Saturday, March 11, 2023

A few thoughts on a Christian university. . .

For a long time the idea of a Christian university has morphed into a curriculum not much different from their secular counterparts and with some additions to those regular offerings, including a chapel on campus.  That is pretty much the path taken by the Concordias of our own university system.  They are much like their secular counterparts except that they offer church work preparation, a smattering of religious classes open to or perhaps one or two required of all students.  Now we are finding that the old model may not be enough for these Christian universities to stand out from the crowd. 

On the other hand, those universities that have followed the more classical model of education have fared better, finding a place to flourish when the overall student population of colleges and universities has declined significantly (12-15%!).  Take a gander at such schools as Thomas Aquinas College (Massachusetts), Benedictine College (Kansas), University of Dallas, Florida’s Ave Maria University, and, of course, Michigan’s Hillsdale College.  They are making headway in a crowded field by being distinctive, even significantly different than the rest of the pack.  Hillsdale's applications were up 53%.  

All I am saying is that when a church school, from preschool to university, offers a relatively secular program with religious additions, we find it hard to compete and to justify the higher cost.  But when we offer something that is distinctive from the beginning, especially a curriculum in which faith permeates everything, we have something to offer the world and something to justify the higher overall cost of education.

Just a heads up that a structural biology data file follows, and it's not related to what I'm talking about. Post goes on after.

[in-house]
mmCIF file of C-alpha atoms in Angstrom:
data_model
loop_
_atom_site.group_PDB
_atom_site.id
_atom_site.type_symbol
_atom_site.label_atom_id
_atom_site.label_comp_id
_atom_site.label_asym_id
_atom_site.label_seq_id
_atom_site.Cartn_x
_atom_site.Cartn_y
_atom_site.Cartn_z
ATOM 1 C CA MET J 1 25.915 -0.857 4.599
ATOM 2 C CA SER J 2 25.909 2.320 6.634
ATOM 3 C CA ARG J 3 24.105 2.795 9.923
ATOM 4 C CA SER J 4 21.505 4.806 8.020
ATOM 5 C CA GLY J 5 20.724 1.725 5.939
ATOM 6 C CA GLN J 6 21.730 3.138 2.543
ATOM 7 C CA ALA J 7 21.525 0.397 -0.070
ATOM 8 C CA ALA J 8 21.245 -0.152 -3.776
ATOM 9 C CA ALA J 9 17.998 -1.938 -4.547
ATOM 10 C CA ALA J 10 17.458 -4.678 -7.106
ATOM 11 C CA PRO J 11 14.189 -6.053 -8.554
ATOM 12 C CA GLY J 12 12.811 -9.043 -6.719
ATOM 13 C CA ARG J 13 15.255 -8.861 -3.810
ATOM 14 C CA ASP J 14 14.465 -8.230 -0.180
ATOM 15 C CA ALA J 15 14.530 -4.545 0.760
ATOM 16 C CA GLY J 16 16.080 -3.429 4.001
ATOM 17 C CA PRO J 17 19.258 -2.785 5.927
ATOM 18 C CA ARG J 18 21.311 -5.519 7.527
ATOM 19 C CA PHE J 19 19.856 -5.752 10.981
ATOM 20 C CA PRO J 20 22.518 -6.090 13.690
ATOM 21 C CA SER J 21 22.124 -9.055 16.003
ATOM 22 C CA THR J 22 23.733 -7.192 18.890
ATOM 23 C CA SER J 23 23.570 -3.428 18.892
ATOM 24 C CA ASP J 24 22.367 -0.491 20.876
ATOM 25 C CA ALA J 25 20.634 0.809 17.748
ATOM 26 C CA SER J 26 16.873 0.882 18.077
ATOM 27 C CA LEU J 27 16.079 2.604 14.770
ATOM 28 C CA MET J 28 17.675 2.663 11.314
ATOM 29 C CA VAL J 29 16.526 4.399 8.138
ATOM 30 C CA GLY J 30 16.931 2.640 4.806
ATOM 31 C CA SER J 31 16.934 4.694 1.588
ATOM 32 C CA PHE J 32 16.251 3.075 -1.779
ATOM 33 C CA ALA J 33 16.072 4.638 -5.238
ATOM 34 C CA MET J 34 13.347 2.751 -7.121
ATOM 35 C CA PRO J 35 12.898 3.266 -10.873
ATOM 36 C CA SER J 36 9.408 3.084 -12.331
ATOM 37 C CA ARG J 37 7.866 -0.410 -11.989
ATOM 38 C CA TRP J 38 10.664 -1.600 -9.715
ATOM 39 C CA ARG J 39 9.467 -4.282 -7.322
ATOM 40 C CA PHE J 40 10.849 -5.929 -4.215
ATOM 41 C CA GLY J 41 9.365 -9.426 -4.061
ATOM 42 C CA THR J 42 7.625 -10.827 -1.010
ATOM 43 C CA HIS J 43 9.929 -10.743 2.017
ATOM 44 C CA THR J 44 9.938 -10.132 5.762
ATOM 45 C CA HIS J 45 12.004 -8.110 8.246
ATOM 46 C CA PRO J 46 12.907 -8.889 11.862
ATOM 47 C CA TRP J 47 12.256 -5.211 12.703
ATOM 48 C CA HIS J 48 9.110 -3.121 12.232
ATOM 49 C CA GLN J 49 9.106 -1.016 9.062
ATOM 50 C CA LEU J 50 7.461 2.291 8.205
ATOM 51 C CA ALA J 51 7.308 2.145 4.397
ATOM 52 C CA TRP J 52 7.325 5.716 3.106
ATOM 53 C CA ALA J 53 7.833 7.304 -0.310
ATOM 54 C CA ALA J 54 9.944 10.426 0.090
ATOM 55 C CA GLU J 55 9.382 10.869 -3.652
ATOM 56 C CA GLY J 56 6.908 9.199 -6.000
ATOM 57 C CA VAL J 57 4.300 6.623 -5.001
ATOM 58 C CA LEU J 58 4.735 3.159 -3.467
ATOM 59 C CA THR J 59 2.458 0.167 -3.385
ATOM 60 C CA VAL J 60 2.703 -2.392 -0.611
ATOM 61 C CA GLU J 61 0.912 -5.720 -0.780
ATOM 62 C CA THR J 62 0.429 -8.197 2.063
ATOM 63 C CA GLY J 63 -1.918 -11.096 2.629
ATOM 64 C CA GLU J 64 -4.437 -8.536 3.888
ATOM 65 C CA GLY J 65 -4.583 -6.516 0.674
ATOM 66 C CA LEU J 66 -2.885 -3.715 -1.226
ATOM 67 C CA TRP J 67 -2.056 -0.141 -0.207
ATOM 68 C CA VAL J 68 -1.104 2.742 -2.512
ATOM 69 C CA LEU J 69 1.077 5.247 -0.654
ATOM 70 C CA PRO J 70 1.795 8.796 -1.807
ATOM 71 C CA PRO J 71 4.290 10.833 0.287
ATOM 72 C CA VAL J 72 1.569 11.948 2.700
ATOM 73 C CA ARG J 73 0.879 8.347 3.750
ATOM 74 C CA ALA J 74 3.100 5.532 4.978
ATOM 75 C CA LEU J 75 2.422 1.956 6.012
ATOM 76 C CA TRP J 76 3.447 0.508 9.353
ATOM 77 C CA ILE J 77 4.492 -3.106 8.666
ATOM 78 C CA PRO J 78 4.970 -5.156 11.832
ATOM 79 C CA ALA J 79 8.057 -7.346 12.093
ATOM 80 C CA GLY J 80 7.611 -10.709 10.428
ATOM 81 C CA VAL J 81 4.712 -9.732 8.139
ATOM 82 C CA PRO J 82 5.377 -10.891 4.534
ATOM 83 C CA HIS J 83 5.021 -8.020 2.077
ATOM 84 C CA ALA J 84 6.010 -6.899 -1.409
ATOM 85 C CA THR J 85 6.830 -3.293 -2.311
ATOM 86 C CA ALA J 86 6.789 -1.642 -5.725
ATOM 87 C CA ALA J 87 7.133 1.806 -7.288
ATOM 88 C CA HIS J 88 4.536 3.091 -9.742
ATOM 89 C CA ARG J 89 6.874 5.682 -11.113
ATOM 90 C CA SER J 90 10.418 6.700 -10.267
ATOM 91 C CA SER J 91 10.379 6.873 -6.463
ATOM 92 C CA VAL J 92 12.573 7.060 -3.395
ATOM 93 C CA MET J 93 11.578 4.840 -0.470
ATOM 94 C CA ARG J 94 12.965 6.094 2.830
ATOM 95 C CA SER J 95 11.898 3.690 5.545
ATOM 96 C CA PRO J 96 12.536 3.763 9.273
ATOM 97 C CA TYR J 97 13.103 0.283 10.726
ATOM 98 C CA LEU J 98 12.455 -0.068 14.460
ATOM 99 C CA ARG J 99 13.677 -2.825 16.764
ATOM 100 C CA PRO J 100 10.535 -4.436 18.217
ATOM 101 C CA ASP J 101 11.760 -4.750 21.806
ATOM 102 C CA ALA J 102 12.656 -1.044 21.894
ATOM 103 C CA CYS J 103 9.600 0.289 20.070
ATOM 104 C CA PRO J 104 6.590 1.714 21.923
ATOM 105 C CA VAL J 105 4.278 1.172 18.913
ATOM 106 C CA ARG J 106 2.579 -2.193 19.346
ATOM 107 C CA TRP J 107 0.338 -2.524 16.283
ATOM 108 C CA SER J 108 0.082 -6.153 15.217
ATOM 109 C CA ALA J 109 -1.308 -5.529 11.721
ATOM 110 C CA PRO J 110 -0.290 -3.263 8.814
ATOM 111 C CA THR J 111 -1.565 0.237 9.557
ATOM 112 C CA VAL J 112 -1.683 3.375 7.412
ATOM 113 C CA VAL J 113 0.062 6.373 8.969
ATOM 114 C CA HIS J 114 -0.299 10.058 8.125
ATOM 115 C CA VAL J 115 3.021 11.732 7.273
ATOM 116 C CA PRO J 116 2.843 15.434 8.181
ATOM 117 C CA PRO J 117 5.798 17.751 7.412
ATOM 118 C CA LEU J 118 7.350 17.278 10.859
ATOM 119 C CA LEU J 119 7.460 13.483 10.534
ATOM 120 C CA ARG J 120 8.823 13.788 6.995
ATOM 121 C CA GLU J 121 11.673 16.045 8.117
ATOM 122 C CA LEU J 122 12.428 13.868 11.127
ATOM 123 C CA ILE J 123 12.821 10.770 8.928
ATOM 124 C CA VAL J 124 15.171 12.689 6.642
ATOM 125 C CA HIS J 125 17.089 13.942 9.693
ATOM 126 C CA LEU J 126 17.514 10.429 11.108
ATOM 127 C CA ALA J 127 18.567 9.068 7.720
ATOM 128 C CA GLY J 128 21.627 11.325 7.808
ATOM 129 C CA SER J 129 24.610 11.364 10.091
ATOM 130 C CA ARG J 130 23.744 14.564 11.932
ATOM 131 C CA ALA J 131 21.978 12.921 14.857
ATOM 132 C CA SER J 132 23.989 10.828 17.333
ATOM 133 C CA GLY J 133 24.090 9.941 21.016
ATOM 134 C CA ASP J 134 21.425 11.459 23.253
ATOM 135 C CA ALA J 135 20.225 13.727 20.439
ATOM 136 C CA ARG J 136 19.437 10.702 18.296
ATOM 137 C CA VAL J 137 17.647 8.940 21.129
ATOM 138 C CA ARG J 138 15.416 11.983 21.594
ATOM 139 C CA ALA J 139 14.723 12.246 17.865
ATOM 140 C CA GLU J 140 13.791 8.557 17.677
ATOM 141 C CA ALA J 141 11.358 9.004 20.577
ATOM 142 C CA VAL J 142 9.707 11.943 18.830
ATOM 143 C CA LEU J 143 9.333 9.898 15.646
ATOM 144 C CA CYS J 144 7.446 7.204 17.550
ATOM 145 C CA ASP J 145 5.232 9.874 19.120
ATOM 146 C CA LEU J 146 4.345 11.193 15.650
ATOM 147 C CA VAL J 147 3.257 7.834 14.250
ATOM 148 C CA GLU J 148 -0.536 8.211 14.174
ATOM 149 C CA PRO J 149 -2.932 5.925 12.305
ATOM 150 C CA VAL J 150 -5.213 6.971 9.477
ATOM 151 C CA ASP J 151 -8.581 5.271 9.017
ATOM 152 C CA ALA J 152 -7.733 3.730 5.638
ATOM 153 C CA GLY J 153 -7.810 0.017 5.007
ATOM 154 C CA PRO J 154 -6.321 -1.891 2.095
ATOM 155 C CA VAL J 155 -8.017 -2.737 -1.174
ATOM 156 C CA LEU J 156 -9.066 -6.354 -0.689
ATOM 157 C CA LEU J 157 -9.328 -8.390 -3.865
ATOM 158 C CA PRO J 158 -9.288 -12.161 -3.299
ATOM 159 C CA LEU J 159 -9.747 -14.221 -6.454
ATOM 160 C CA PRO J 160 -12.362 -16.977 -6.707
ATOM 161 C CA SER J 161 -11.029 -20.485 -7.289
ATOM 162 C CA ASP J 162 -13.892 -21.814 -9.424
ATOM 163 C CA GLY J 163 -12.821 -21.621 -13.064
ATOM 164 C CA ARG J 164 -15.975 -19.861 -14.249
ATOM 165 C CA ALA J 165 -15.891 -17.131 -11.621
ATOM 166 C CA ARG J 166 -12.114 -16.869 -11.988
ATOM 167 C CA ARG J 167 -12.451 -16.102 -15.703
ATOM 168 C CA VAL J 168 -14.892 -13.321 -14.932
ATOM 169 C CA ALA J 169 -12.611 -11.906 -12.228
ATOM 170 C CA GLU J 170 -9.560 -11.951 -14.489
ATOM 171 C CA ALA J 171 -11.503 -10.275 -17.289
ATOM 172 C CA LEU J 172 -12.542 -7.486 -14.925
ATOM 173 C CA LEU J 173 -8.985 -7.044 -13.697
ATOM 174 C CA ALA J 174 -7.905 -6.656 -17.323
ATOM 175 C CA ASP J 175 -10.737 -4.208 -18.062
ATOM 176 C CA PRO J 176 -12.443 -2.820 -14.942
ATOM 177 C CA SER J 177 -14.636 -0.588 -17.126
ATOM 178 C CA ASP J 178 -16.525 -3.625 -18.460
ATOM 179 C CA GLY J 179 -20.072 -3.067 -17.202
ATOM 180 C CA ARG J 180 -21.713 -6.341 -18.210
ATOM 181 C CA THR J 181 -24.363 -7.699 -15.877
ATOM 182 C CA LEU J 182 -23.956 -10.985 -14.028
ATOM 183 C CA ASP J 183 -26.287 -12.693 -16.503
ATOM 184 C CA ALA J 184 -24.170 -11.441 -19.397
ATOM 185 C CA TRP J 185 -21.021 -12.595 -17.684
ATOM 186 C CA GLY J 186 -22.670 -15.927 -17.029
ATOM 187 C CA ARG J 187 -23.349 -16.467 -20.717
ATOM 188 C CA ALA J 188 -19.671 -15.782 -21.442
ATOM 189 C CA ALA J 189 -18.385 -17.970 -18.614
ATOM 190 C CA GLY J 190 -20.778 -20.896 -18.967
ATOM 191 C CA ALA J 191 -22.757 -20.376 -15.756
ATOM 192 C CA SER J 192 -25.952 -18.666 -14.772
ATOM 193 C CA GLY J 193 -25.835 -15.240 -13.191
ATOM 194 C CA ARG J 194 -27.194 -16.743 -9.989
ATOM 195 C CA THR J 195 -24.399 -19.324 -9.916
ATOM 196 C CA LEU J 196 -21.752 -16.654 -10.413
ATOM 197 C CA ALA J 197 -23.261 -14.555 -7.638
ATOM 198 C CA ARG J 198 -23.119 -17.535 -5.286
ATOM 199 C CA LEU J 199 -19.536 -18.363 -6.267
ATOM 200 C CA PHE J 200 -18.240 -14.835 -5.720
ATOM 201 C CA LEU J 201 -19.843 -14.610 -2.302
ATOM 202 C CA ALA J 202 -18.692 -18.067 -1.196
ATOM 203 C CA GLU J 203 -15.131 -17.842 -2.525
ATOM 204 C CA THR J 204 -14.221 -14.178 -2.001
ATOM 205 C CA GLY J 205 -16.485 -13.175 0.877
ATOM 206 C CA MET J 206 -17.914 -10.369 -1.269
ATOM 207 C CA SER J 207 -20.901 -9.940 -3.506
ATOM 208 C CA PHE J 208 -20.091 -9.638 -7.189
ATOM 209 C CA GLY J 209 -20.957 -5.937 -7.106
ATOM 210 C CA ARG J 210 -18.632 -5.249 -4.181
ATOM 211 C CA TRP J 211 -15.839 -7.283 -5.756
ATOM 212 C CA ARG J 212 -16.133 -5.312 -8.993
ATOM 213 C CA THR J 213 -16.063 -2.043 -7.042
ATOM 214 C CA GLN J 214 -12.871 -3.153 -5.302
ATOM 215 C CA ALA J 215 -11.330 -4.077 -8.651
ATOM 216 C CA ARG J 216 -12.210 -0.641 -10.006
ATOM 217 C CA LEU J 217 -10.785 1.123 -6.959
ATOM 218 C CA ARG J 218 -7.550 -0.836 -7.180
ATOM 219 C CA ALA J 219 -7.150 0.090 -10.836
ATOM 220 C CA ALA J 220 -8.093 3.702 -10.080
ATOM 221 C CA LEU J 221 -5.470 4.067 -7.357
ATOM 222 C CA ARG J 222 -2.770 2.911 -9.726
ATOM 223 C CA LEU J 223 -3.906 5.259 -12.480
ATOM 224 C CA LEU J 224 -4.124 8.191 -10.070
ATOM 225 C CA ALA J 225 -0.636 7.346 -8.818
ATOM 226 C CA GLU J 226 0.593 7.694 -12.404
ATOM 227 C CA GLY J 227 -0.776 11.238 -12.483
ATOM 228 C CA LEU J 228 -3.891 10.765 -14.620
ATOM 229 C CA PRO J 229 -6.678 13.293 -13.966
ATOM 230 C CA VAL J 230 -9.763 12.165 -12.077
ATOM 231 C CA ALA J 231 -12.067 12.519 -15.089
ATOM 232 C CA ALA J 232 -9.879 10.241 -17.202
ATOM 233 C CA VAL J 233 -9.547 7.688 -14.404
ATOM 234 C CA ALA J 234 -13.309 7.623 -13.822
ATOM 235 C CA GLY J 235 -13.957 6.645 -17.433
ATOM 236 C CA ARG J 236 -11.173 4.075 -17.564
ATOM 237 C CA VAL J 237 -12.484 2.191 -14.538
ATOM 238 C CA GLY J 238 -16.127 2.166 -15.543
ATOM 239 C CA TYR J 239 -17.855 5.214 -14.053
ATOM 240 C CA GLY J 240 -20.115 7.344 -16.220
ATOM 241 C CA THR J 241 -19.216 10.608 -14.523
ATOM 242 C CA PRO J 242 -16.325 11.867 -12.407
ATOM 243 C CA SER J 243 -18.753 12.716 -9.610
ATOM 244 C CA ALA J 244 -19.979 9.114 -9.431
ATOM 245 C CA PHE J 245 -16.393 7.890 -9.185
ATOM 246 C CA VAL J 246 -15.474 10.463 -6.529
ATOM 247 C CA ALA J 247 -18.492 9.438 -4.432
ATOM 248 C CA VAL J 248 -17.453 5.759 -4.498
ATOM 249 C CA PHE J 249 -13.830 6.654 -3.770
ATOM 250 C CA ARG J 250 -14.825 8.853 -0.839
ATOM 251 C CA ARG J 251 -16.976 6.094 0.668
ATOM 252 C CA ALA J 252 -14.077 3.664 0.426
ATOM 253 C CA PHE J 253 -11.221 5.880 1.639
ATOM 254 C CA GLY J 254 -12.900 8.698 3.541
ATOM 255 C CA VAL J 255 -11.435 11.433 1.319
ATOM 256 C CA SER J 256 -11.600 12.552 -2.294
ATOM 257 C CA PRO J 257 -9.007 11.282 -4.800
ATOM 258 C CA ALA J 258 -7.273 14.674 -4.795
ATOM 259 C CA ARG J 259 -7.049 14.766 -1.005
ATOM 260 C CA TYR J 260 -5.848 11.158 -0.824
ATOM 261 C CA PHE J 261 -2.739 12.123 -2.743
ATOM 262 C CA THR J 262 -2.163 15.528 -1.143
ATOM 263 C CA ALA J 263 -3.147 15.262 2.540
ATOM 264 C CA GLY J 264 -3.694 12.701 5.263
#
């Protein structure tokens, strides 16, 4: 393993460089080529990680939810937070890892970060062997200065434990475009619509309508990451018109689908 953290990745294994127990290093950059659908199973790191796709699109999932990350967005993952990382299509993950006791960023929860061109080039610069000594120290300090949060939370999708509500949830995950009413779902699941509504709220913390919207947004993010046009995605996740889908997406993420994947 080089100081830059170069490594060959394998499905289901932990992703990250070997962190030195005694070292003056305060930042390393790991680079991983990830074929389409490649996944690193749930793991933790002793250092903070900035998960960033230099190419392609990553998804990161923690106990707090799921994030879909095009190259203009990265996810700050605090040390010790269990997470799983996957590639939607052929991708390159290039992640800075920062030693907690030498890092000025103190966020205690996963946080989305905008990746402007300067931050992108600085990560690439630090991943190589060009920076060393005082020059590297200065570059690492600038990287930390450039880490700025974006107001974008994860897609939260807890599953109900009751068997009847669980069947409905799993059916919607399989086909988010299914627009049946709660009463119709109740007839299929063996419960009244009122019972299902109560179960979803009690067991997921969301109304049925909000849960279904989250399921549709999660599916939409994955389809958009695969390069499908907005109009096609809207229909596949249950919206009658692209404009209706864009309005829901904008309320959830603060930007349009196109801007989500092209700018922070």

As has been said before, the numbers of bodies available continues to decline even as the competition ramps up for the 18 year old headed to university.  We have already done a fine job of saturating the market with our online masters so we cannot depend upon that program to continue to prop up our schools.  There must be something to justify the small, faith based school and its higher cost.  So, if we are to compete, we must offer something that is not being offered other places -- not in the state schools, the public universities, and the also rans of church schools now acting rather independently.  I would suggest that by becoming more we will also find more students and that more looks more and more like a classical curriculum for every school from preschool to university.  Our days of chasing educational fads and accommodating the political trends of the day and expecting folks to come are pretty much over.  Either we will live or die by being more true to our theological and confessional selves or we will have little reason to survive even if we do succeed.

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